Calgary fashion stylist Leah Van Loon and six of Calgary’s top designers collaborate to create six designs that push the envelope.
“I wanted to find a way for me to work with the designers specifically and provide an opportunity for us to work more closely,” she says. So she decided to take a different approach and create an editorial feature around the work, giving it centre stage, allowing the designers to not be bound to a specific season, client or artistic constraint of any kind.
Acting as contributing fashion editor for Avenue, Van Loon collaborated with six of Calgary’s most celebrated designers — Lauren Bagliore, Andrea Blais, Haithem Elkadiki, Paul Hardy, Kat Marks and Lara Presber — to create iconic pieces that would not only represent each designer individually but also work in context of the other designs featured.
“It was really an opportunity to work together in terms of a stylist and a designer,” says Van Loon. “Often, stylists will direct designers if there’s something specific they want for an editorial, which is sort of where I was coming from.”
Van Loon met with each designer to discuss their own brand identity and artistic direction. She encouraged risk-taking, and, since the designs were never intended to be practical or even necessarily wearable, full artistic exploration was key.
“A lot of things have to be considered when you’re doing something for a photo shoot, as opposed to for someone to wear in real life,” Van Loon says. “For this, I really wanted it to be something a little bit more extreme, something a bit more editorial and something that you wouldn’t necessarily see walking down the street. Something special.”
As a fashion designer who is also a very busy Calgary-based architect, it’s no surprise structure is a key component to Lara Presber’s designs. It was with this background knowledge that Van Loon encouraged Presber to create a piece that would not only incorporate her aesthetic but also be something she’d never normally do.“I feel like I’m quite conservative and modest and my clothing is quite elegant and usually professional for the office,” says Presber.To break free from this mould, she chose to create something a bit more revealing. Inspired by one of her favourite buildings in Paris, the Foundation Cartier, an obscure architectural gem tucked away in the 14th arrondissement, Presber translated the building’s various layers of grid work to her garment.The dress features a rigid structure, but then uses that framework as a way to break the rules. Sometimes, what is underneath is revealed and you see the grid; sometimes, it’s fully covered — in this case with sequins attached to opaque backing, Presber’s favourite material — and, sometimes, it’s covered with opaque fabric.Not being confined to the need to sell the finished product, Presber was free to design the highly conceptualized dress without constraints. “Sometimes, you get to make something that is just for fun,” she says. “You can make it just for the sake of art.”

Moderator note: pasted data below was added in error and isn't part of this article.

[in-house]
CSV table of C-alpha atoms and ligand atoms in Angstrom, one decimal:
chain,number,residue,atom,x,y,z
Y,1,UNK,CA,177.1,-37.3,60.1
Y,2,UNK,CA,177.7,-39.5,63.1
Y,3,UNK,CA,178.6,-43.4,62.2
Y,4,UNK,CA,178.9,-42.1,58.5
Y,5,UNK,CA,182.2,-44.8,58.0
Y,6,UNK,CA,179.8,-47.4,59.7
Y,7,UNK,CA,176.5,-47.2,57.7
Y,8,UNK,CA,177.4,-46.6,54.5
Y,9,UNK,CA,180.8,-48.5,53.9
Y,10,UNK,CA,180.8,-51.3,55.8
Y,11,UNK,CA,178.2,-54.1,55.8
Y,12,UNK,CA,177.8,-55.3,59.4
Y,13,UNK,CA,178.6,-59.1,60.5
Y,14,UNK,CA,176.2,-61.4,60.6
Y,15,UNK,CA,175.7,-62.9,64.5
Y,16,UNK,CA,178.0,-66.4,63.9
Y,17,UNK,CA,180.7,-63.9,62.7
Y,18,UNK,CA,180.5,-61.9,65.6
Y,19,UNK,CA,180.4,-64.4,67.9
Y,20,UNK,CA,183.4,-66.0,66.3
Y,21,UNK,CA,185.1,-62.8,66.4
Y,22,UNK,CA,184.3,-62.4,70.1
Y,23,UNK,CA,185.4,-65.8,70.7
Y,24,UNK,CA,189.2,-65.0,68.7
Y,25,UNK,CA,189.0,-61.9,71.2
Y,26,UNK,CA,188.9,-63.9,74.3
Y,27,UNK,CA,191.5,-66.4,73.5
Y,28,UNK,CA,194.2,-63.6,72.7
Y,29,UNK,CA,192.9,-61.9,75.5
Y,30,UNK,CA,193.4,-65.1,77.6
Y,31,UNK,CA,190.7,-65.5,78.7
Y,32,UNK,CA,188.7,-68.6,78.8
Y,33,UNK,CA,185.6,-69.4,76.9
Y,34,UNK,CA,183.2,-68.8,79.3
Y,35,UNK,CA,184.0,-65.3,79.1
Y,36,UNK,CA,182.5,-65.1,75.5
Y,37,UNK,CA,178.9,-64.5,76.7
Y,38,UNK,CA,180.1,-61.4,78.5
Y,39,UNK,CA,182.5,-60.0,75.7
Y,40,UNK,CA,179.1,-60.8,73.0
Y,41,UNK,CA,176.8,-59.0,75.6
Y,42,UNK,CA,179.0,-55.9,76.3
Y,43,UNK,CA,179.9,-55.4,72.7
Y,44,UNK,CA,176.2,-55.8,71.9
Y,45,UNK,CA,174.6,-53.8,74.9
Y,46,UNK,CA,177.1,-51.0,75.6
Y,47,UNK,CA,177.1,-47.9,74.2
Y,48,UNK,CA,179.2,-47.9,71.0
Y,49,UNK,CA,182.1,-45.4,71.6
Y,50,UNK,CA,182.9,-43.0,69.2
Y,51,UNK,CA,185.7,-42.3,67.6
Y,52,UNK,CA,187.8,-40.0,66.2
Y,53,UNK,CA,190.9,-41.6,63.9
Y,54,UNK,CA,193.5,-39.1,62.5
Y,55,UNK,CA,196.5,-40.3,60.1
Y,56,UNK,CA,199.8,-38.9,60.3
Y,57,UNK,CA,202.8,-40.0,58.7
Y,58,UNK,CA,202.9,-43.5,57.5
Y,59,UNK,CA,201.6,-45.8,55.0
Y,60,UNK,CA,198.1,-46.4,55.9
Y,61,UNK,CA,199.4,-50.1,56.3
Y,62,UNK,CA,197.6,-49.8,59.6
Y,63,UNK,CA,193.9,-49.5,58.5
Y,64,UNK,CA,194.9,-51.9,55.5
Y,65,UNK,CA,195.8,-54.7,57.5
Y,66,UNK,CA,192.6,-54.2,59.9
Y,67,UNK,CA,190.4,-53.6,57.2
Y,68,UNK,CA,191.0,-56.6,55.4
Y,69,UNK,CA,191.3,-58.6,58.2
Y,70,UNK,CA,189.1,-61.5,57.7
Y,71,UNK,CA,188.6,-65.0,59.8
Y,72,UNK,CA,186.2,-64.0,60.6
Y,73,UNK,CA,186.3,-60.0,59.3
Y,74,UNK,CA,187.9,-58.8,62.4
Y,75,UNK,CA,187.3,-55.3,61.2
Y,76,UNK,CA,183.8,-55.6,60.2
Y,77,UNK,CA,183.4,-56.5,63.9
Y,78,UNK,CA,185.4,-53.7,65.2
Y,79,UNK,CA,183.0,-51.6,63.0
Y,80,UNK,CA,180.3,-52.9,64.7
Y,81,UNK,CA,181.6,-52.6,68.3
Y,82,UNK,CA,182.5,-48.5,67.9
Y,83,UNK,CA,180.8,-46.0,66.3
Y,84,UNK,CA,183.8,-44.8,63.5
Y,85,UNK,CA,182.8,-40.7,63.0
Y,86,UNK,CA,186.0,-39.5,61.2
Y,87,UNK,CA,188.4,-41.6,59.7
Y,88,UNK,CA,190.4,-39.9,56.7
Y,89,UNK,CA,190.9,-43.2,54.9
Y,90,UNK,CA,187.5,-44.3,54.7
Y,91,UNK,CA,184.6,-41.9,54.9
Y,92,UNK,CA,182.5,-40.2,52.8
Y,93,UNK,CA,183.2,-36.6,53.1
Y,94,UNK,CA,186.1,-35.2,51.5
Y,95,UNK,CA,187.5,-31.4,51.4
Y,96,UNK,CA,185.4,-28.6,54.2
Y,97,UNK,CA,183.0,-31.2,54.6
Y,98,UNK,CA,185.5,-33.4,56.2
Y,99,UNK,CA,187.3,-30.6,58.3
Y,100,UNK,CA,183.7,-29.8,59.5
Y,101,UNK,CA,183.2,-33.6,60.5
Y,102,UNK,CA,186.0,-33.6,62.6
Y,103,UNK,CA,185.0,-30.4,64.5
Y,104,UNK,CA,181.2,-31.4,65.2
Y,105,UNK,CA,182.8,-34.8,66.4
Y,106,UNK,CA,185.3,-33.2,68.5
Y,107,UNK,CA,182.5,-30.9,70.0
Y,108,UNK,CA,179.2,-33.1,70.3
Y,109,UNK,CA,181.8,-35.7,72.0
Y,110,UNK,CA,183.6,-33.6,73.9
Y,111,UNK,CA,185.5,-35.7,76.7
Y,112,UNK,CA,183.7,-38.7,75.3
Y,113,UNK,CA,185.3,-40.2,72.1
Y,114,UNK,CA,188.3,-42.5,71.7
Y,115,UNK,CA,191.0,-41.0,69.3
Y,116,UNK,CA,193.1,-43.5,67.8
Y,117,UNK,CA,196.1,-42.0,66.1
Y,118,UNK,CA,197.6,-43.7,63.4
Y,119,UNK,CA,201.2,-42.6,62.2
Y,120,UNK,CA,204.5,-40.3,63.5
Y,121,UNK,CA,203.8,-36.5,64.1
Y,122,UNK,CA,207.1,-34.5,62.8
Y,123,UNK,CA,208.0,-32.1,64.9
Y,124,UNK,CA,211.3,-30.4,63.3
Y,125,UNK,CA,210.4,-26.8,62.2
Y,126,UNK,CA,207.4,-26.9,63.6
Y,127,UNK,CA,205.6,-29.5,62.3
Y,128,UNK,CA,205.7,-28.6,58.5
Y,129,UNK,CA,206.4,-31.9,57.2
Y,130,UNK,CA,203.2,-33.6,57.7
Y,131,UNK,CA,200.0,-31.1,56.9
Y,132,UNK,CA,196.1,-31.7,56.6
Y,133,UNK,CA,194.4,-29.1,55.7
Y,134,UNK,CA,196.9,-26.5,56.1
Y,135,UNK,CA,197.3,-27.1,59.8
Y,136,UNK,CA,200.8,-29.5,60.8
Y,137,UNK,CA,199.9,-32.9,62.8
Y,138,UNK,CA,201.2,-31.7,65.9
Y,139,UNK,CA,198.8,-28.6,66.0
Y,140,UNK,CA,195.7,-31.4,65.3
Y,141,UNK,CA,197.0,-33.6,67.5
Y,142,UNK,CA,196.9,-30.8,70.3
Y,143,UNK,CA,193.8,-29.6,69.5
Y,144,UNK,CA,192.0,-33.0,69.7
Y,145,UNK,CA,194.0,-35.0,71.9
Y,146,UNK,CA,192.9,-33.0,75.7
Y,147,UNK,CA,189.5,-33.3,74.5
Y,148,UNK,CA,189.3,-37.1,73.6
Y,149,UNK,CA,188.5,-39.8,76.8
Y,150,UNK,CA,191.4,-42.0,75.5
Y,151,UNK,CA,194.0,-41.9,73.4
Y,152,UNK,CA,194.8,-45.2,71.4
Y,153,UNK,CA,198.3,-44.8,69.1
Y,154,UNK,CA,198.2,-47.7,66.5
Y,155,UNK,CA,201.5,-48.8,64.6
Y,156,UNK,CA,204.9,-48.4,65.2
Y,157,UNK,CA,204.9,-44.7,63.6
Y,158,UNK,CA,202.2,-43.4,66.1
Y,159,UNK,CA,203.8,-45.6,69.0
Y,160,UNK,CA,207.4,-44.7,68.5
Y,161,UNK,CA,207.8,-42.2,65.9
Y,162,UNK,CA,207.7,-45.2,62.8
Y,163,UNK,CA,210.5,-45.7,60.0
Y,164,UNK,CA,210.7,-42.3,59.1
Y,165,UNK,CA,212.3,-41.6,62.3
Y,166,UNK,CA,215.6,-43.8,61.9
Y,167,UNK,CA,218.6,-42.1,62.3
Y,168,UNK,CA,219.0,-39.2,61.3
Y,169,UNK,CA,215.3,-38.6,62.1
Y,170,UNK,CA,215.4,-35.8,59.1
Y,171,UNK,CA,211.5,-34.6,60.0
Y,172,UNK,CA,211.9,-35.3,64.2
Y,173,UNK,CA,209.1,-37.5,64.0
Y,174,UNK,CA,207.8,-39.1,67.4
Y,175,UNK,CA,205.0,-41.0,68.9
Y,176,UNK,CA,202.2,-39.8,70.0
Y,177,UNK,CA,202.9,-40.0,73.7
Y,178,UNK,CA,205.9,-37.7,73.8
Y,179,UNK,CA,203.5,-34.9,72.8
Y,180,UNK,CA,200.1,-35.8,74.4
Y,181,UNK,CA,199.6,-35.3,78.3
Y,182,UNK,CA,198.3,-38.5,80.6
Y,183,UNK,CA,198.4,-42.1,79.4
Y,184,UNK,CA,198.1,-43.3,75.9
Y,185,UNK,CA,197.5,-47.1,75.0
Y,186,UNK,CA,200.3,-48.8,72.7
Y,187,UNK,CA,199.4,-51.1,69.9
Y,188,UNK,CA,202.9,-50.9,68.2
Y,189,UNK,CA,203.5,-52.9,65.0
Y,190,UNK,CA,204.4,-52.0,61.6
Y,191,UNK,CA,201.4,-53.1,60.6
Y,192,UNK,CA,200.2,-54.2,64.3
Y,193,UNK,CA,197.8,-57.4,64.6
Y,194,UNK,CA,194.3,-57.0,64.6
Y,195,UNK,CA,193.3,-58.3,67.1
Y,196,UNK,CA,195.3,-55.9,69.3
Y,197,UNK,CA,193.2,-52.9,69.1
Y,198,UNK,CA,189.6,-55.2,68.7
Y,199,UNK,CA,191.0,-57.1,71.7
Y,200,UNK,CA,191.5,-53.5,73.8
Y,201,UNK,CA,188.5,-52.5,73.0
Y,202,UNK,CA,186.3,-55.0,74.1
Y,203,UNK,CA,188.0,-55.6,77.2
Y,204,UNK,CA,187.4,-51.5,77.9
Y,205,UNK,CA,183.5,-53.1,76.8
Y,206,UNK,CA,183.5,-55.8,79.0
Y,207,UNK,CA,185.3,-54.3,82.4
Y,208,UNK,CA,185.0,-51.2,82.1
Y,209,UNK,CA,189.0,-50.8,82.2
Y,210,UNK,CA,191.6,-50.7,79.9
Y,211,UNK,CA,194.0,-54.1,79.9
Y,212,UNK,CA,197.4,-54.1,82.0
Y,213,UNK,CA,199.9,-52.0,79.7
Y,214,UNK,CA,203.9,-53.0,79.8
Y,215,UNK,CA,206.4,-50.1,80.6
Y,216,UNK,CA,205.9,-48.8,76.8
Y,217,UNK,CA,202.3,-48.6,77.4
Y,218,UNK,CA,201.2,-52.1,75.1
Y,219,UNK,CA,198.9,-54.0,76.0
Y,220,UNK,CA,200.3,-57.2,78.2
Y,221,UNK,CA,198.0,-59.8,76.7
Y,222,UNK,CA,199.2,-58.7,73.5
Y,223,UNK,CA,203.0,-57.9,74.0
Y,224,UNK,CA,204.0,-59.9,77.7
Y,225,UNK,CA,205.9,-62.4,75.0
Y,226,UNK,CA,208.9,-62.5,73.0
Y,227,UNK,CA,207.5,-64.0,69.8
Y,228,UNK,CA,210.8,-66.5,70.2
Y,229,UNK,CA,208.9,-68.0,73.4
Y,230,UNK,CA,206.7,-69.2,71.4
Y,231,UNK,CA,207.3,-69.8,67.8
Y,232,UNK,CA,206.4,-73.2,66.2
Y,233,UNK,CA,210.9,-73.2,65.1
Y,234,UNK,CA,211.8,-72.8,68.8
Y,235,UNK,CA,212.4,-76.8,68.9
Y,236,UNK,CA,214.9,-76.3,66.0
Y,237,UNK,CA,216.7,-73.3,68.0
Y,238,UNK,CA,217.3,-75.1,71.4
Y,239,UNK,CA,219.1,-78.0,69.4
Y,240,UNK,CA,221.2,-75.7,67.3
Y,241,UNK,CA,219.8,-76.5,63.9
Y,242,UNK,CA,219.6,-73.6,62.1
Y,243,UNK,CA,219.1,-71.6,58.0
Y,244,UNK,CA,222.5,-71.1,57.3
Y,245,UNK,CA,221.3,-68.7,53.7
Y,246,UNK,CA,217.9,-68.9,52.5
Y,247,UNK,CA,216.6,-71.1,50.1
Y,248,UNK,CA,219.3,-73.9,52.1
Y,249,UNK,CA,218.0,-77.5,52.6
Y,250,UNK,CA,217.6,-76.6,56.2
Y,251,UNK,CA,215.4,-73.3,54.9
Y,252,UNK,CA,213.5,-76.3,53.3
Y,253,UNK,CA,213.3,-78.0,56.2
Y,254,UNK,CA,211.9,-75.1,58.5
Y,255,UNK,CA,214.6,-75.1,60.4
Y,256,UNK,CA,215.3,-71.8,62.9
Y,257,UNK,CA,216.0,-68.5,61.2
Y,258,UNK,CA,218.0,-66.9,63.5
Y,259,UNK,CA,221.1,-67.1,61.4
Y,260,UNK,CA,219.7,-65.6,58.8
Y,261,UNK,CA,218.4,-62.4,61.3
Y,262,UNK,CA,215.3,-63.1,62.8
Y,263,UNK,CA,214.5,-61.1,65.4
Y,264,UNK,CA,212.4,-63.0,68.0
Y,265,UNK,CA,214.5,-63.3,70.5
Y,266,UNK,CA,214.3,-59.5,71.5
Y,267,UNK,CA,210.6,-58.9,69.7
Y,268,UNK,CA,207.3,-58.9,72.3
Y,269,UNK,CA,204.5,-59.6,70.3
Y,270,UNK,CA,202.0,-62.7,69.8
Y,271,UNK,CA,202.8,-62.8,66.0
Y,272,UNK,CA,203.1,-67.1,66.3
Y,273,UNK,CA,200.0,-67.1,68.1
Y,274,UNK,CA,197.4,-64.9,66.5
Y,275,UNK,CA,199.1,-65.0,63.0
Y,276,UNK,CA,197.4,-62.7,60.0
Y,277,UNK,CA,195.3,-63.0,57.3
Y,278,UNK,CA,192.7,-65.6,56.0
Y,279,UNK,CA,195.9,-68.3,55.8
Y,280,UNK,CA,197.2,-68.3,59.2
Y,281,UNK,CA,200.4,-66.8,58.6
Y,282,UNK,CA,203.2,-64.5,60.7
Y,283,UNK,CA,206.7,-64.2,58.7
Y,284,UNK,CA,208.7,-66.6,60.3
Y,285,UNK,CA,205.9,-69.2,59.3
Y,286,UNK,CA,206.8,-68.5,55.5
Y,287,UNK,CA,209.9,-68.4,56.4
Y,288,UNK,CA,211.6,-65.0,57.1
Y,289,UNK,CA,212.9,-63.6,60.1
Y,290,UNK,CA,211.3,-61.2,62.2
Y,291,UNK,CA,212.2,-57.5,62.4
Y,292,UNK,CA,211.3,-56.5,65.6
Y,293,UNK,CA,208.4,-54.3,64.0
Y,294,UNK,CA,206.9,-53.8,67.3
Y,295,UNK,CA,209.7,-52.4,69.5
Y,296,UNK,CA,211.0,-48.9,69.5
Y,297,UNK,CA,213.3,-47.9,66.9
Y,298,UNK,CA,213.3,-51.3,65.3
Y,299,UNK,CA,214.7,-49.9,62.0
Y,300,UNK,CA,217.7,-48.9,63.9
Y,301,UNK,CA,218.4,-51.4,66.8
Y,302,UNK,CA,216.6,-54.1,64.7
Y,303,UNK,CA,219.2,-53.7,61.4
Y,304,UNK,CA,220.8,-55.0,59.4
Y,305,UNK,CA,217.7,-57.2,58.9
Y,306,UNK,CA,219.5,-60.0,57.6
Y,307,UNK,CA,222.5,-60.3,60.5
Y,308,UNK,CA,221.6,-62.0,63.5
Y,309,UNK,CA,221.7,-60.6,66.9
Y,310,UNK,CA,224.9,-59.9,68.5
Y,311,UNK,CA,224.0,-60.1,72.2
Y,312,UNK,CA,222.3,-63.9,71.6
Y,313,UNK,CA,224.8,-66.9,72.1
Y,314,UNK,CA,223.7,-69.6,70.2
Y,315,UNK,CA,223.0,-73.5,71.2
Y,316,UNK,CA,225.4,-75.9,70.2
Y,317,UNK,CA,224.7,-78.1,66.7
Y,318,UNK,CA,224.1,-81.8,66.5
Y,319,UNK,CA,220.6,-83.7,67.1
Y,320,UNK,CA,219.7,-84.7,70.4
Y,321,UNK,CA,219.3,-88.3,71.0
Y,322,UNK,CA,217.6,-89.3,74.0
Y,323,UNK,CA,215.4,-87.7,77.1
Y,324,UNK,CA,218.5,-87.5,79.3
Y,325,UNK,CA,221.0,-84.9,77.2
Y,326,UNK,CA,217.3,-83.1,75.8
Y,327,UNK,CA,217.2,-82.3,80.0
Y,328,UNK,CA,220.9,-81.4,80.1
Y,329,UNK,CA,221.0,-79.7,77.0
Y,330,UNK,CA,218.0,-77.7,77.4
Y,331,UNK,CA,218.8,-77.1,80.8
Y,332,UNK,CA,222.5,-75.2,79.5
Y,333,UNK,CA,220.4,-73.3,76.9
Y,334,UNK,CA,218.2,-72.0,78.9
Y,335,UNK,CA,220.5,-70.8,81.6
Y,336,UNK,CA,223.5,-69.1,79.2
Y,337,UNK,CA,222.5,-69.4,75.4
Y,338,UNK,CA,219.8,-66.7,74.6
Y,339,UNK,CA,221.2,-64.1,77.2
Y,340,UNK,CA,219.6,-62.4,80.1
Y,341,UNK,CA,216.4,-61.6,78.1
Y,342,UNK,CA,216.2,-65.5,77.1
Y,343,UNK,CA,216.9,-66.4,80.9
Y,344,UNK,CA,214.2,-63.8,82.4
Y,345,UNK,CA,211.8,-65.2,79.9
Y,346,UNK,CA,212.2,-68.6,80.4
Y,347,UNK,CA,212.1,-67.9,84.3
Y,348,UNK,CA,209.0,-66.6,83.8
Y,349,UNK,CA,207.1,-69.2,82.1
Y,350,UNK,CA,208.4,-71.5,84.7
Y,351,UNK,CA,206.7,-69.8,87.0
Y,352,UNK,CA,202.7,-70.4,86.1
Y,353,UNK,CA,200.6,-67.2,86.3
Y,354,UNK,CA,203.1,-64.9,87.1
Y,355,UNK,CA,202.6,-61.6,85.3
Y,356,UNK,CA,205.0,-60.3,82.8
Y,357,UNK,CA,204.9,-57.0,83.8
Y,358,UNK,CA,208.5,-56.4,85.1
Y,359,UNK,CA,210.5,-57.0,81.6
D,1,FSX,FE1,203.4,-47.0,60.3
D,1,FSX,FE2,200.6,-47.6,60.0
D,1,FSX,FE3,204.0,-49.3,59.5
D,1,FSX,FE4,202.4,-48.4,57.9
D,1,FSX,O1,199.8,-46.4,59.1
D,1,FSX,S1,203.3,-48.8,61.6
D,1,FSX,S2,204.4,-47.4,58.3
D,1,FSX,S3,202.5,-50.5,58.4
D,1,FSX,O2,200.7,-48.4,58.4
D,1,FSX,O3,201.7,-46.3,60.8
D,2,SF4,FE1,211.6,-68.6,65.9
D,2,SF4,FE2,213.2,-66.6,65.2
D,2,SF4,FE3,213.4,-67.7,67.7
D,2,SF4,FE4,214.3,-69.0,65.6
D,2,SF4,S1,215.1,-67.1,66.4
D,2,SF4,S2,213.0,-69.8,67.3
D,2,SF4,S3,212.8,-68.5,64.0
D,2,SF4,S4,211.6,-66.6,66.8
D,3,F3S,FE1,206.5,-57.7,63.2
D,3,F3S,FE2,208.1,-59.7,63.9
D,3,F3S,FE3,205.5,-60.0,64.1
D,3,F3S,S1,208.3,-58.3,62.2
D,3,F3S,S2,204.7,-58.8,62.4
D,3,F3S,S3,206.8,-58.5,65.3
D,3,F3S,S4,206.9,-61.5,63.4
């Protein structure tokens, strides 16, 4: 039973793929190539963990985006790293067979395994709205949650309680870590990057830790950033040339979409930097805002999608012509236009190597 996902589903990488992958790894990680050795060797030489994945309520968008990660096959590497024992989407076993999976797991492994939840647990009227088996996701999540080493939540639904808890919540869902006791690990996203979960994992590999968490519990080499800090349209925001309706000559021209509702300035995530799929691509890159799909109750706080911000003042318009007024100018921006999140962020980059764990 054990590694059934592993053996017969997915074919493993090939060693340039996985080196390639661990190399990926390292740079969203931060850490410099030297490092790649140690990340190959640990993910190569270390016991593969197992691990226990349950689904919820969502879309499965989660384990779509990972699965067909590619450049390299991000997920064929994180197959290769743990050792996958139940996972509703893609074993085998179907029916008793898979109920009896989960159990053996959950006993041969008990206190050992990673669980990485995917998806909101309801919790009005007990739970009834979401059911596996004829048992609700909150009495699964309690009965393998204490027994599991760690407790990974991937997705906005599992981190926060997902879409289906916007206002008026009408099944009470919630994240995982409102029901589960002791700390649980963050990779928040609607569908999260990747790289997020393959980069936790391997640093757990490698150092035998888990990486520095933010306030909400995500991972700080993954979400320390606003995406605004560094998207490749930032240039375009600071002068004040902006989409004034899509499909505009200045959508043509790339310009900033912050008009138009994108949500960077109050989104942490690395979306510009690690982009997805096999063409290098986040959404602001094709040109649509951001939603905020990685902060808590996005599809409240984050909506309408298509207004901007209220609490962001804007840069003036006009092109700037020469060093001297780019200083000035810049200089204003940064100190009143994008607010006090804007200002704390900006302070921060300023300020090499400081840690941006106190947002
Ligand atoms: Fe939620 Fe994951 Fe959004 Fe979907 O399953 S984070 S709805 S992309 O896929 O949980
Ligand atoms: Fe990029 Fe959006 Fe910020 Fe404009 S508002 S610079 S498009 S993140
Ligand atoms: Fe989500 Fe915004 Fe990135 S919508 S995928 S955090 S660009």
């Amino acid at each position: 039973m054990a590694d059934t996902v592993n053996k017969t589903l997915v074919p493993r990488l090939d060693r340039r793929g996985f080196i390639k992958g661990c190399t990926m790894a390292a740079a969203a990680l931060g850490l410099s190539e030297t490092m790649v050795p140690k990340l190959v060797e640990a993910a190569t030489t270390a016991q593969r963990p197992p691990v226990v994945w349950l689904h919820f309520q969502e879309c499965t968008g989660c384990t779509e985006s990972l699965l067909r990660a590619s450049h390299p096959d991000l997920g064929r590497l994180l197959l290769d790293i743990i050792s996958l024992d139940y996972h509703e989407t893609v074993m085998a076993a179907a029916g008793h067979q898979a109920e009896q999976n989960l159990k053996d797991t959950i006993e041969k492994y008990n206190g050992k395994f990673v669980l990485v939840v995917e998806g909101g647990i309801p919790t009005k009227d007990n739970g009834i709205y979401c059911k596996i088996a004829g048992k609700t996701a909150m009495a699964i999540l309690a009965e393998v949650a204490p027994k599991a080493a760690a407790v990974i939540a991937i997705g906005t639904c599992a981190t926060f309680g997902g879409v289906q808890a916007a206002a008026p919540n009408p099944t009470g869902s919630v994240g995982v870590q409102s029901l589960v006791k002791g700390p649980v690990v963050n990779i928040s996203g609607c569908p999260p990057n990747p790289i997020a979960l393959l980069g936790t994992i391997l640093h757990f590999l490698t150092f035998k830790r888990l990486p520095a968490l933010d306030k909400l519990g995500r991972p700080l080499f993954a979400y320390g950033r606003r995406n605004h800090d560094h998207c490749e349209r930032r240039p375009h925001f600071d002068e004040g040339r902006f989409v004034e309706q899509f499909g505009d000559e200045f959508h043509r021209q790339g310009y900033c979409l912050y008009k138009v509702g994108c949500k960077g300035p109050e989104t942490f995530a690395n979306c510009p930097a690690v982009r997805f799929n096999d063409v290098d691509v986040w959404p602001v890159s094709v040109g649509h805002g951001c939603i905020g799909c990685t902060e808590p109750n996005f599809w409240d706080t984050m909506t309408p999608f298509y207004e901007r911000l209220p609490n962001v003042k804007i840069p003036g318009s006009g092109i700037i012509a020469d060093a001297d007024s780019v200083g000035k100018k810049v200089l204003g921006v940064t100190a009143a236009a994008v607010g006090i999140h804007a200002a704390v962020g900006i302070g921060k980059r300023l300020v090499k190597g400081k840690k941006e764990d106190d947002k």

Find more of Presber’s work at commute.larapresber.com.
This article appears in the September 2015 issue of Avenue Calgary. Subscribe here.